International Criminal Law - Master

Postgraduate course

Course description

Objectives and Content

The course concerns the contemporary international law framework for the prosecution of the most serious crimes, including the crime of aggression, war crimes, crimes against humanity, and genocide.

International criminal law (ICL) is a sub-discipline of public international law, historically rooted in the international and national transitional justice cases (including the famous Nuremberg Trails) effected in the aftermath of World War II. The Charter of the United Nations (1945), the Nuremberg Principles (1946), and the Universal Declaration of Human Rights (1948), jointly created a new paradigm of international law. The 1949 Geneva Conventions on rights and obligations towards society, civilians, and prisoners of war, during occupation and armed conflict, complemented this framework. In particular, the individual person was now seen as a subject for legal rights and criminal liability directly under international law. Apart from the Genocide Convention (1948), further ICLdevelopments were for several decades subdued by the Cold War. Since the establishment of the Yugoslavia and Rwanda tribunals in 1993 and 1994 respectively, and the International Criminal Court (ICC) in 1998, ICL has developed immensely. Yet there are important methodological, institutional, and political constraints on the functioning and further developments of ICL.

The course revisits the history of international criminal courts, before discussing the institutional, normative, and political context of ICL. Emphasis is put on the special nature of the crimes in question. Do all these crimes have any common features? How do they differ from other crimes? Is ICL essentially limited to mass crimes committed by and through states and other organized power structures? Should e.g. terrorism, piracy and torture also become part of ICL, or does ICL only concern the so-called «core crimes», such as war crimes, crimes against humanity and genocide? Why has it been so difficult to prosecute crimes of aggression since Nuremberg? What is the role of the legality principle in this field of law from the Nuremberg judgment to contemporary ICL?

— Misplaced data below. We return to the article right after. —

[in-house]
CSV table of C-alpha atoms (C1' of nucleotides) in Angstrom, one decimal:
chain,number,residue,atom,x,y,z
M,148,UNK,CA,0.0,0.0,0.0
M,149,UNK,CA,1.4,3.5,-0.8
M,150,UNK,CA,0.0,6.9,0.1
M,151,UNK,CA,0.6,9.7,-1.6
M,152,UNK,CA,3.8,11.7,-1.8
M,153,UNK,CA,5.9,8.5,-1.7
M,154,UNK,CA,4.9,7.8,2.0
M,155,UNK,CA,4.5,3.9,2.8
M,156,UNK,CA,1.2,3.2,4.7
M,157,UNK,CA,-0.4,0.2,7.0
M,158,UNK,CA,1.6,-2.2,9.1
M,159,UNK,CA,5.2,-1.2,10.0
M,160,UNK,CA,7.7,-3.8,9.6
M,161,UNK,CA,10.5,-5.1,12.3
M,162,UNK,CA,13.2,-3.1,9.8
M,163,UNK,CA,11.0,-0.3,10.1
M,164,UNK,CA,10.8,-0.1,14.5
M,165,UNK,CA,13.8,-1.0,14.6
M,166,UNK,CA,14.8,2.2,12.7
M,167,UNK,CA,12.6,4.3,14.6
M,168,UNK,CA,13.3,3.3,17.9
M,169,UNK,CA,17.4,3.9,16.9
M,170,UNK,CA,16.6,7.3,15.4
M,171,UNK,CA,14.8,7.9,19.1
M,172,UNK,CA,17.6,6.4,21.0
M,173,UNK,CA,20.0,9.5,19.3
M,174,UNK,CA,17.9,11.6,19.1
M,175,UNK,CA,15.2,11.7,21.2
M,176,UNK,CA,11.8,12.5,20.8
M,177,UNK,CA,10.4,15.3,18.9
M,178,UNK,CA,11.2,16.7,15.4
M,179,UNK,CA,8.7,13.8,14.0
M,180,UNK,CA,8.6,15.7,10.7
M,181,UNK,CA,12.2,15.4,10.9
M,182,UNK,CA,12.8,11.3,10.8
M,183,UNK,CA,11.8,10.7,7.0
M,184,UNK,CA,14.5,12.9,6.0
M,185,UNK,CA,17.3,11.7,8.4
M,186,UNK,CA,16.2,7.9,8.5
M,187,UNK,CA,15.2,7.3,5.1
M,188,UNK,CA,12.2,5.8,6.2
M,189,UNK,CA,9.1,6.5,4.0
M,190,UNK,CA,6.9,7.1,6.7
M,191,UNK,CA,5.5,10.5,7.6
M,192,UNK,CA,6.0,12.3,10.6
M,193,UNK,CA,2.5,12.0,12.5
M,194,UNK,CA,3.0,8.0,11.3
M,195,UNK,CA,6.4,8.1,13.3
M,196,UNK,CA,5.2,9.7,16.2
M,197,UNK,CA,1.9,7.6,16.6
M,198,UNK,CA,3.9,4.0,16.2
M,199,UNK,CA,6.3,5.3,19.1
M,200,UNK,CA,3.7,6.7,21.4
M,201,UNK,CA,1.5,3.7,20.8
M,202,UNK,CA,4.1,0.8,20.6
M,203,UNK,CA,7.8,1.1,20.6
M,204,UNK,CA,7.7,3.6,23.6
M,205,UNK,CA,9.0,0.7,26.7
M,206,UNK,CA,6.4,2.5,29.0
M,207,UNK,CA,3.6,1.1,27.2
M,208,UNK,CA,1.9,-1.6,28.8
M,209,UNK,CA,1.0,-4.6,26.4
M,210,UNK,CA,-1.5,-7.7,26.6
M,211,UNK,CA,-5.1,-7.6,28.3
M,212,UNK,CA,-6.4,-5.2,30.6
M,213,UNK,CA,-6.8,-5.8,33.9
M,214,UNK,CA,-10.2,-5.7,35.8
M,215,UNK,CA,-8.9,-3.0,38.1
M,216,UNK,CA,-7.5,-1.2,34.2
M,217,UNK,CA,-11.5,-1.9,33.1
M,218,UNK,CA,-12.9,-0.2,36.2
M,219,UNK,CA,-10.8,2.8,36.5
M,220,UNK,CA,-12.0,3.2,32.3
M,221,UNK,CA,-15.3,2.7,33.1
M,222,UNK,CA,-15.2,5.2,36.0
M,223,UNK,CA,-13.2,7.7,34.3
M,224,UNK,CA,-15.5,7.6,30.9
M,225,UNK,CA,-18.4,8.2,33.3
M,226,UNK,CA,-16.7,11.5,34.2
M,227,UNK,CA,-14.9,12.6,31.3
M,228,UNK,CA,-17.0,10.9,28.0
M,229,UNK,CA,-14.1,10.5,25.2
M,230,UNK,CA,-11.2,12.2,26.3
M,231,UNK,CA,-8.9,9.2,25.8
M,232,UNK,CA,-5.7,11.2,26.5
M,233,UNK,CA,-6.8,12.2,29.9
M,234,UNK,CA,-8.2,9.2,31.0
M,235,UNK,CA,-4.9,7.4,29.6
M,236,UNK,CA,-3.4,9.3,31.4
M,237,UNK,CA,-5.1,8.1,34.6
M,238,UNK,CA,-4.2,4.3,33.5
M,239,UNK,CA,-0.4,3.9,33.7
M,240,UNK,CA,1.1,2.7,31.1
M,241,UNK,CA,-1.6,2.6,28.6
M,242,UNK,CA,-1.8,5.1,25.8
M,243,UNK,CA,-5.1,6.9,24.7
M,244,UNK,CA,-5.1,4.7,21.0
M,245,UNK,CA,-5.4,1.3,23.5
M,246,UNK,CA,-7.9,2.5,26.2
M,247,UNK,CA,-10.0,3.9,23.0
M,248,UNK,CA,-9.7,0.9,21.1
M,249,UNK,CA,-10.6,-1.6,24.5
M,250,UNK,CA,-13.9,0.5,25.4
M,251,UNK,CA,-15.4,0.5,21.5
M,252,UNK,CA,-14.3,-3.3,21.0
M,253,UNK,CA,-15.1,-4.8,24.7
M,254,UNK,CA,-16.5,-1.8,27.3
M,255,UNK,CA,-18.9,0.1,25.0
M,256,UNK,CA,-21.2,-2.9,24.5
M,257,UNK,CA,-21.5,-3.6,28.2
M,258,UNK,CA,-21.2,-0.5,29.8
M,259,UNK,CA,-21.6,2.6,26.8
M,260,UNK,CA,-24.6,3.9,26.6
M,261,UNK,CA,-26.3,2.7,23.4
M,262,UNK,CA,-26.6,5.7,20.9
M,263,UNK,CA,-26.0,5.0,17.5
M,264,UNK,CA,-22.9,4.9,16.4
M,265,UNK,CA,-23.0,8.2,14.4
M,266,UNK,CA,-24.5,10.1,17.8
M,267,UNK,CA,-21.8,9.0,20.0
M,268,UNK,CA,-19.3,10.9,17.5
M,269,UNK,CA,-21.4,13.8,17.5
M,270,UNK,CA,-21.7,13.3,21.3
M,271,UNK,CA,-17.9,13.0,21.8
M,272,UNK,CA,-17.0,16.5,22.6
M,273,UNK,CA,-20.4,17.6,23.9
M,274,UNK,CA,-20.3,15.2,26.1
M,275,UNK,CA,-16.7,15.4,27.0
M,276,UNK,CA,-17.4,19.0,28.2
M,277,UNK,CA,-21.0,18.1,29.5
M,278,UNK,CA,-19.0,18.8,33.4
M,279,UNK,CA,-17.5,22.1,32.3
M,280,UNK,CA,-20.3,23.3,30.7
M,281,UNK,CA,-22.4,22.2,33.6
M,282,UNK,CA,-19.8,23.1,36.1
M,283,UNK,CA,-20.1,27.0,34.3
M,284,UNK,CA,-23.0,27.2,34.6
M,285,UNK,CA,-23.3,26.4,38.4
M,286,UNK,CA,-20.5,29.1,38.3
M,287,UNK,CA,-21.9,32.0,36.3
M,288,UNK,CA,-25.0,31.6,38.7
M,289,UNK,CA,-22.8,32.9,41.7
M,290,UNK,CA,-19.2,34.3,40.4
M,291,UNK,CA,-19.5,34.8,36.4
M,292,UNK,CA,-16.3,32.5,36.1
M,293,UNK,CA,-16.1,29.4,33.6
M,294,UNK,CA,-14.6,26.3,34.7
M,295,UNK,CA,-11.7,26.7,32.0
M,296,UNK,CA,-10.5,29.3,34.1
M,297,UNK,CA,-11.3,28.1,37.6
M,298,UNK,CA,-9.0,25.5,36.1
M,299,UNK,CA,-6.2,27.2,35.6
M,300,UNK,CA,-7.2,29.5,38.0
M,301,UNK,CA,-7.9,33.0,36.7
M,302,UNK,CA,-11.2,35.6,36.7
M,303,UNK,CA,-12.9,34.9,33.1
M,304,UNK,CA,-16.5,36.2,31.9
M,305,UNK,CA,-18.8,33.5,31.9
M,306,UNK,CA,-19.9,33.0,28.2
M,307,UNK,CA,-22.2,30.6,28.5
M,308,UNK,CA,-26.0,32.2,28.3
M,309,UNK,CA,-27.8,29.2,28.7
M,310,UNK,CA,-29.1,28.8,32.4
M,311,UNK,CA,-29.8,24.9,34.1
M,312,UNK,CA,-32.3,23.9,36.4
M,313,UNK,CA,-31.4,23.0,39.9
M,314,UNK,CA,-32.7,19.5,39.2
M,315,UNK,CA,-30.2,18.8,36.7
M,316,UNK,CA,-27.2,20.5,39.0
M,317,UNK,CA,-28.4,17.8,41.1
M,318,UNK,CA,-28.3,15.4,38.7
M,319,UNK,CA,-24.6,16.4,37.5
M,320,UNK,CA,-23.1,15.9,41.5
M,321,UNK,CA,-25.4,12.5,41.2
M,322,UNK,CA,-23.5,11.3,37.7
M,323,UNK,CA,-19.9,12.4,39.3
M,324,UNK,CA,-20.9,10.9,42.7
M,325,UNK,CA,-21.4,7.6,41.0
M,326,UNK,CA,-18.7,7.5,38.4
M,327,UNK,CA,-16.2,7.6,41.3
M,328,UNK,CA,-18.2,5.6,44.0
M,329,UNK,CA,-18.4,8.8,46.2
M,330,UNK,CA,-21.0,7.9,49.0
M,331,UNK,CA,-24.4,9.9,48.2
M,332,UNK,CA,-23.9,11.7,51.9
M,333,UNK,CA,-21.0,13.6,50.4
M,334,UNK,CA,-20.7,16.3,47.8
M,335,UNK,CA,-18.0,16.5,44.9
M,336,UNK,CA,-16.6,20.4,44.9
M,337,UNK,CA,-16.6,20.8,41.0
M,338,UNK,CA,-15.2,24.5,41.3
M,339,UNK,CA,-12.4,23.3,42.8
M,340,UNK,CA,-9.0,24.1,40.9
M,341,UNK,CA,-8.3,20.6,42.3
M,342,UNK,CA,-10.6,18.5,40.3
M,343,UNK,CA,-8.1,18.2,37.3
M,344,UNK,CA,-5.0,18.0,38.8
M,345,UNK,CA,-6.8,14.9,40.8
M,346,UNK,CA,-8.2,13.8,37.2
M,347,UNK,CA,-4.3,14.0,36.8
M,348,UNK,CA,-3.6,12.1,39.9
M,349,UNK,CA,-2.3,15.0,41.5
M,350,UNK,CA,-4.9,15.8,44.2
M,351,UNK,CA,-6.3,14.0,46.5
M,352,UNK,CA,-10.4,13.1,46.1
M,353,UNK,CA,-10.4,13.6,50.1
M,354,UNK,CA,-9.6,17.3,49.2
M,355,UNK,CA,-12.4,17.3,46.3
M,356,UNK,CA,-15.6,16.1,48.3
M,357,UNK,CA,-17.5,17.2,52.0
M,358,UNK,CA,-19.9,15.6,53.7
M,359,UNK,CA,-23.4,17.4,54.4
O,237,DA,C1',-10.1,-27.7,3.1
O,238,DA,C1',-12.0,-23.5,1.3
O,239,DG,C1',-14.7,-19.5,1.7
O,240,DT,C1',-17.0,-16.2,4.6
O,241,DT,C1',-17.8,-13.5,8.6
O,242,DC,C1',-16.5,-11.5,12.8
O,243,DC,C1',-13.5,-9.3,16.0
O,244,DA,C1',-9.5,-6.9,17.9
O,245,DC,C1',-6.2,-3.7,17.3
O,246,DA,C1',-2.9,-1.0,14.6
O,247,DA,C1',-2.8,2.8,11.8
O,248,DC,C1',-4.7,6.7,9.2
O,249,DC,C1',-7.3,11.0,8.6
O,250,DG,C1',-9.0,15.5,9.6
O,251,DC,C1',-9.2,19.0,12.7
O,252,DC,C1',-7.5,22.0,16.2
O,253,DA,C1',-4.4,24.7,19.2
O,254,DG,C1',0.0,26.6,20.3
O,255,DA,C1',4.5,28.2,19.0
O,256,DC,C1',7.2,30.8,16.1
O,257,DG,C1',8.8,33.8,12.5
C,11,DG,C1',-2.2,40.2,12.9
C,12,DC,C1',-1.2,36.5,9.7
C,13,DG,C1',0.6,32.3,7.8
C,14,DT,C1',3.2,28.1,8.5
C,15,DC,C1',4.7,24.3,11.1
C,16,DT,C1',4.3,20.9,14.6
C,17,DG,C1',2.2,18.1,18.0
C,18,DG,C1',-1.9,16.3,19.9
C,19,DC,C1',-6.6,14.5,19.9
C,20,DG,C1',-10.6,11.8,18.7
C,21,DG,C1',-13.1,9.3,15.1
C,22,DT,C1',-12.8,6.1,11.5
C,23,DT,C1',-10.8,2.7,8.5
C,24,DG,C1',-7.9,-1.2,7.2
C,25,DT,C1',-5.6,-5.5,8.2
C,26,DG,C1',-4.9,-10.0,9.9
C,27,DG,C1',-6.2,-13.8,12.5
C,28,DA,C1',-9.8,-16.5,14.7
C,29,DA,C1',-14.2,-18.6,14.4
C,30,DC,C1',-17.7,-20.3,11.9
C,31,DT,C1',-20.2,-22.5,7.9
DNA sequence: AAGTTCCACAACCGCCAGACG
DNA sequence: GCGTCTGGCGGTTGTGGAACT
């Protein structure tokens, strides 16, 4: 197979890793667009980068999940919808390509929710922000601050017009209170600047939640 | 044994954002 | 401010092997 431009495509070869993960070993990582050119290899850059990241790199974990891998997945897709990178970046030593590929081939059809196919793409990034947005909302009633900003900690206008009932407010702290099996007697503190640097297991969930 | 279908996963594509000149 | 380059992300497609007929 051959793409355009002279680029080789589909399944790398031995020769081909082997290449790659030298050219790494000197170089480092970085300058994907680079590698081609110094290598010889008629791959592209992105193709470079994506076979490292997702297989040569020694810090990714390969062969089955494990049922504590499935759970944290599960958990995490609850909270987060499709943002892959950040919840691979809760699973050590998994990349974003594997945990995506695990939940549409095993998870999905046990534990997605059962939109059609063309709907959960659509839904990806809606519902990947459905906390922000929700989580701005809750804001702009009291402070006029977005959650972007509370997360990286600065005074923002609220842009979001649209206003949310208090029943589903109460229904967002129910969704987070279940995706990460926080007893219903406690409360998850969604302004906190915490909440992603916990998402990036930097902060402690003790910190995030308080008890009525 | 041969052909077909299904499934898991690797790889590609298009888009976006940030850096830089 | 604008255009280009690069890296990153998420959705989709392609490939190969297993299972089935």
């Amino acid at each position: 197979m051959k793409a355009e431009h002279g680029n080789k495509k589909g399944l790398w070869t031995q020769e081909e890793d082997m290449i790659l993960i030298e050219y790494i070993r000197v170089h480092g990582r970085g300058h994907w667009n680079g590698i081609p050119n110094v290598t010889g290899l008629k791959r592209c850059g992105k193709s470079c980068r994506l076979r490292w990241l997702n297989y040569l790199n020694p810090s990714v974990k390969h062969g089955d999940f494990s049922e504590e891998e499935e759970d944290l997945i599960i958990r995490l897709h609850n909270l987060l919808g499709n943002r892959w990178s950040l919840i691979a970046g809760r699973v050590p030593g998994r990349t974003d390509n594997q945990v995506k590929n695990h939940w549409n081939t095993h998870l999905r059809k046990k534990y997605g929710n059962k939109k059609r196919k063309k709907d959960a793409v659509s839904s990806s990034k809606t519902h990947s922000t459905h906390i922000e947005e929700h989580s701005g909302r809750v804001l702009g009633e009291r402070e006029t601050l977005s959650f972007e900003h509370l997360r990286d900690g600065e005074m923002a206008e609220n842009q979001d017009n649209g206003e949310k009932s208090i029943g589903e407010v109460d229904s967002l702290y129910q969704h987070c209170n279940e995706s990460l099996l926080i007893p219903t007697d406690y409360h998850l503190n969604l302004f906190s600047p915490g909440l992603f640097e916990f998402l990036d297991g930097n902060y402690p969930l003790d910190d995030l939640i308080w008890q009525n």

After introducing such broader issues and perspectives the course moves on to a more detailed analysis of the substantive crime elements. It focuses specifically on the objective structures and the required mental element of the core universal crime categories: «the crime of aggression», «war crimes», «crimes against humanity» and «genocide». The course will also discuss different ways of perpetrating and participating in universal crimes, and hence the need for extended criminal liability through various legal «modes of participation». Personal and structural circumstances excluding liability will also be covered, as will the basic principles of fair trials in international criminal courts.

Since enforcement of criminal liability may take place in domestic jurisdictions, the course will also cover the legal principles of domestic jurisdiction applicable to universal crimes prosecution (territorial jurisdiction, nationality jurisdiction, etc.). The duty of a state to extradite offenders or prosecute such crimes, cooperation with the ICC, and possible limitations on domestic prosecution and trials (amnesties, statute of limitations, and immunities), is also included.

Students will be challenged to discuss and assess the potential and limitations of international criminal justice.

Learning Outcomes


The course provides for thorough knowledge of the basic features of international criminal law, its historical development, its key concepts, its current expression under the Rome Statute of the International Criminal Court (ICC) and its current challenges. This includes thorough knowledge of the core universal crime categories: the crime of aggression, war crimes, crimes against humanity and genocide.